Continued from The Collected Virus: Weeks 1-10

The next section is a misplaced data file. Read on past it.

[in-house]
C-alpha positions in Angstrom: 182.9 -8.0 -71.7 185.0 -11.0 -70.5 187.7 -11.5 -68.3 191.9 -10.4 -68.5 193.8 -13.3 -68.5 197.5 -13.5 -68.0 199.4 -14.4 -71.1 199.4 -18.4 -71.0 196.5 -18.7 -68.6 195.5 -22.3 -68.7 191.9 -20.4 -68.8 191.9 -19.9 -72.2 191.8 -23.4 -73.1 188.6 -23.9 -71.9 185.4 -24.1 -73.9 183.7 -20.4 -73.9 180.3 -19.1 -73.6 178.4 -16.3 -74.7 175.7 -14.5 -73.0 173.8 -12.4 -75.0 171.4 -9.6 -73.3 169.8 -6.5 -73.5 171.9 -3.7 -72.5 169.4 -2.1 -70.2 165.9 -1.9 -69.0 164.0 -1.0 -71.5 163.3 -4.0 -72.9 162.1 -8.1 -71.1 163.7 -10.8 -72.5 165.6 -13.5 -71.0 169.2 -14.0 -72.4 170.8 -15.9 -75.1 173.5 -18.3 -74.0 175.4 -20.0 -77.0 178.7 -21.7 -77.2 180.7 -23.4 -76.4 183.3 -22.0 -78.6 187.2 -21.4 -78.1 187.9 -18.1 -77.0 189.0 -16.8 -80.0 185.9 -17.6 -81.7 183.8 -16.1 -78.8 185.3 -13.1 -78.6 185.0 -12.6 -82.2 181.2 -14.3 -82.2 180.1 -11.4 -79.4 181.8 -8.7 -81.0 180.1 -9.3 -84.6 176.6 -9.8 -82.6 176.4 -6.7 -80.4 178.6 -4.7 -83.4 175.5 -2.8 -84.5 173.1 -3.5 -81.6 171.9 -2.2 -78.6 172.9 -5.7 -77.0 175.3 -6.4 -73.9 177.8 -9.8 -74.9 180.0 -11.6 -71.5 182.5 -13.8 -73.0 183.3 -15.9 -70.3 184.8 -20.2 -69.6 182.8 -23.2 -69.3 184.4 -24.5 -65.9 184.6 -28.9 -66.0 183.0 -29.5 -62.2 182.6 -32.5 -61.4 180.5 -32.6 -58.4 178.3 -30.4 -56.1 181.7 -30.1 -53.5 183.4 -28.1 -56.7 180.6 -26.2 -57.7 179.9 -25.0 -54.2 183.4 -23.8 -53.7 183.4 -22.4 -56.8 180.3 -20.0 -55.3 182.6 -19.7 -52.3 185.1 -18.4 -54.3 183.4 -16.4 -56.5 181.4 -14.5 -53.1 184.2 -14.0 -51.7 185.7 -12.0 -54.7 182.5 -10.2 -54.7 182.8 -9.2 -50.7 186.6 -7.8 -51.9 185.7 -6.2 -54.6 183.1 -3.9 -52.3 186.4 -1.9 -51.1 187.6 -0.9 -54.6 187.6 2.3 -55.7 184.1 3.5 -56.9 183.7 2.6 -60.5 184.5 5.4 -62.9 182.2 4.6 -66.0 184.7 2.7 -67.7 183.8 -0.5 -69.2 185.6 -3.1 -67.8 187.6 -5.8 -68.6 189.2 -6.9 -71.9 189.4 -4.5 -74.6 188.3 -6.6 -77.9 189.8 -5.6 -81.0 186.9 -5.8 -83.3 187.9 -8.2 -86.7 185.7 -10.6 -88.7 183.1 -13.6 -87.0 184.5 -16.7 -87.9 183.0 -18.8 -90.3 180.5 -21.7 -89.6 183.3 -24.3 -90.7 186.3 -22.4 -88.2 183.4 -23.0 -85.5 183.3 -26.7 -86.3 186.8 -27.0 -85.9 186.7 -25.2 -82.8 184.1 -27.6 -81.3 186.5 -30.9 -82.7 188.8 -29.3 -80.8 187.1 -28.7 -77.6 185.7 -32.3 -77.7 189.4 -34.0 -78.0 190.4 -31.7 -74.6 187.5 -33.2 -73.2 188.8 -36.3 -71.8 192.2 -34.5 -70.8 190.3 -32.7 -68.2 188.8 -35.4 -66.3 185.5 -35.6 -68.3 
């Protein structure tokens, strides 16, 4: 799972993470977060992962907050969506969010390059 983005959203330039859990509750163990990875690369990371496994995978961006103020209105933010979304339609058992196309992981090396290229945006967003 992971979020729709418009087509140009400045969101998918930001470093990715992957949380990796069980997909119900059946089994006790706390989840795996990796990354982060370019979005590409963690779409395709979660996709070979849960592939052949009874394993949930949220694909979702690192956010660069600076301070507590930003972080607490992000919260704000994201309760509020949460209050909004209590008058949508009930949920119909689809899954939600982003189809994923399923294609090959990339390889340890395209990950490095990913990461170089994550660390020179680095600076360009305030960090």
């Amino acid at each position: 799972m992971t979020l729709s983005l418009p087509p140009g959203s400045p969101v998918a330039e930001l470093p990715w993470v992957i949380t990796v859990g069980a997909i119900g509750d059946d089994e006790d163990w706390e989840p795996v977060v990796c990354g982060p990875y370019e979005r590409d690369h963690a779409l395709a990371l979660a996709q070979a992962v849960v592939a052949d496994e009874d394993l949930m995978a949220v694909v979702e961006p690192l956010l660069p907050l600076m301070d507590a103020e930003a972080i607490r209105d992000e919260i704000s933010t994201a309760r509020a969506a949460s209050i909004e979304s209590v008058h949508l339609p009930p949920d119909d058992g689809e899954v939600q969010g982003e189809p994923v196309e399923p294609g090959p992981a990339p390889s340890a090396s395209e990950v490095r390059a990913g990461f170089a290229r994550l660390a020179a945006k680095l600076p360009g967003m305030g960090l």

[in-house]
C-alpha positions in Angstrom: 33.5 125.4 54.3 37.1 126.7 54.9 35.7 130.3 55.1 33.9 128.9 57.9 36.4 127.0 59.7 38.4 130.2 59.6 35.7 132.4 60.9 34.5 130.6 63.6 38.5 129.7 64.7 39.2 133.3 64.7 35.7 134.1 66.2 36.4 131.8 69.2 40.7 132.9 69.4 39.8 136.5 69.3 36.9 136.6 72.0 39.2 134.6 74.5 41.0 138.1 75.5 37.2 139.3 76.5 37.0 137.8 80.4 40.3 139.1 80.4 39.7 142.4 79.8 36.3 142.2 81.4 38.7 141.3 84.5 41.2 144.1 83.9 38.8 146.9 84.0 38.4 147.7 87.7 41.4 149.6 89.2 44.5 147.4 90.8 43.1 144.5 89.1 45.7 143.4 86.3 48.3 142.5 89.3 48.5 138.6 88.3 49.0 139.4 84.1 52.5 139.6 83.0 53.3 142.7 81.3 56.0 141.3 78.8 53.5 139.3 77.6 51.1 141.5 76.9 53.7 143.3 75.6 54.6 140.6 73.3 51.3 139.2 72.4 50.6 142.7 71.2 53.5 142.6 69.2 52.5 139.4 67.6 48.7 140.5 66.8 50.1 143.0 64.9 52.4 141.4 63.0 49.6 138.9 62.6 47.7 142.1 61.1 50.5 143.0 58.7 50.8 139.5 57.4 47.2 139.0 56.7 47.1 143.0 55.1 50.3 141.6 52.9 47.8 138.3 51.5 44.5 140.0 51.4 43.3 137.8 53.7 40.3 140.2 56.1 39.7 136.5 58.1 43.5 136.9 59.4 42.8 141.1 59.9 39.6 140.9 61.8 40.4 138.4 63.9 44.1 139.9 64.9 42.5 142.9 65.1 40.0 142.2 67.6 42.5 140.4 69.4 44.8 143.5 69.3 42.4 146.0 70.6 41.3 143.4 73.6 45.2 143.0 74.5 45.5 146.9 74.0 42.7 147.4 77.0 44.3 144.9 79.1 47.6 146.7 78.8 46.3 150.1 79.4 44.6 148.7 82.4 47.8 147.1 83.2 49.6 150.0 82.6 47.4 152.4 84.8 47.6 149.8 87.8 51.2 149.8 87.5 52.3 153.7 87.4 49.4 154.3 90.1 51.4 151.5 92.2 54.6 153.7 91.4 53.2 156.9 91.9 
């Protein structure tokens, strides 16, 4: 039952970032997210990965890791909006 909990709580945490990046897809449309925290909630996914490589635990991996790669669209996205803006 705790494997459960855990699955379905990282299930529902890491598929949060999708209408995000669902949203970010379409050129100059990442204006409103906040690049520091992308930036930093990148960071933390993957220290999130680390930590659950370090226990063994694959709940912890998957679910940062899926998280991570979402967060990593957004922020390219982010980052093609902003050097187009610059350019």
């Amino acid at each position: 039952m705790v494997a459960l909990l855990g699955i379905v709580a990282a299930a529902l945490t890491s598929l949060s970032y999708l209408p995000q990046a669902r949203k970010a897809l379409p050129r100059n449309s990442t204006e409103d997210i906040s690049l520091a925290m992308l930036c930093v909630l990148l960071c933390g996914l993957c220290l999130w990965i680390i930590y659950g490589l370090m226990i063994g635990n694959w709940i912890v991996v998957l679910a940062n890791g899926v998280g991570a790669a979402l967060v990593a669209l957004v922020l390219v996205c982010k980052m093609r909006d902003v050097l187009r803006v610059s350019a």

The next day was May 14. The FDA says that the Abbott COVID-19 test that Trump keeps promoting is faulty. On TV the ousted director of the Biomedical Advanced Research and Development Authority is testifying that we are in deep shit, and tells the world that we are about to face the darkest winter in modern history. There are scattered reports of children coming down with a coronavirus-related illness that presents in a way similar to Kawasaki syndrome; nobody knows what it is yet but there are kids dying from it; and they say maybe you can transmit the virus to your dog; and they say now that even after you get the virus you can get infected with the virus again. Andrea Circle Bear dies from the virus in a prison in Texas, where they have “reopened” the economy and reported more virus cases than ever before. In death Andrea Circle Bear joins Tiffany Mofield, who begged to be let out of the locked shower just before she died. Neither woman could escape. The virus seems to love prisons almost as much as America does. The next day men in expensive jets fly over our cities to honor the frontline workers. One day after that I am frantically trying to learn how to teach without using a classroom this year. On the way home from visiting my father-in-law we watch this year’s graduates #GraduateTogether on my iPhone. We see the valedictorian speaking to her peers remotely; she’s from Santa Ana, just down the road. When they pay tribute to their teachers we are just driving past our campus, which I haven’t seen in months. All of the graduates are celebrating, all of them are facing this crisis with stoic calm, even with joy. I start welling up again when I think of the hole this virus is gouging into their future lives. Obama is speaking to them, he is speaking about the future and about hope and about this crisis, but it is as if he is a ghost from a distant past. The next day Trump claims he’s been taking hydroxychloroquine, which does not safeguard anyone from the virus, but which he keeps selling to the public anyway. The following day I am looking at images of the mass graves for the poor and anonymous dead in Brazil. One day after that I keep thinking it’s Tuesday. Singapore just sentenced a man to death by hanging via Zoom call in order for all parties involved to stay healthy and safe; and numerous states with Republican governors are actively fudging or bungling virus testing data; and a hurricane is bearing down on India and Bangladesh. My left foot hurts from too much walking, which is my only escape from the house. My right shoulder has hurt for two months because of the awkward positions of my fitful sleep. My left hand and wrist and elbow and the entire left side of my neck and skull ache and throb from too much typing, which is now the entirety of my job: typing and typing and typing and typing; reading and commenting and critiquing and grading and assessing and replying and typing. My big toe got smashed when I tried to grab too many hand sanitizers at Target (limit four). My knuckles are dry and cracked and bloody. My gut is expanding because I don’t go anywhere or do anything, I just sit and work and sit and watch and sit and scroll and sit and work some more. My head and my chest and my back and every part of my body is sore and tired and tense, two months of sitting and waiting and working and keeping the sorrow and the misery at bay another hour and another day. Those of us who know know that all of what’s going on will keep going on for a very long time. The day after that was May 20. Indivisible protestors are holding a national day of mourning; they are carrying enormous lumps that look like occupied body bags and dumping them in front of the White House. In Michigan, where men with guns threaten lawmakers and Trump threatens to withhold federal funds if the governor doesn’t make it harder for people to vote, two dams have burst, and the floodwaters are rising.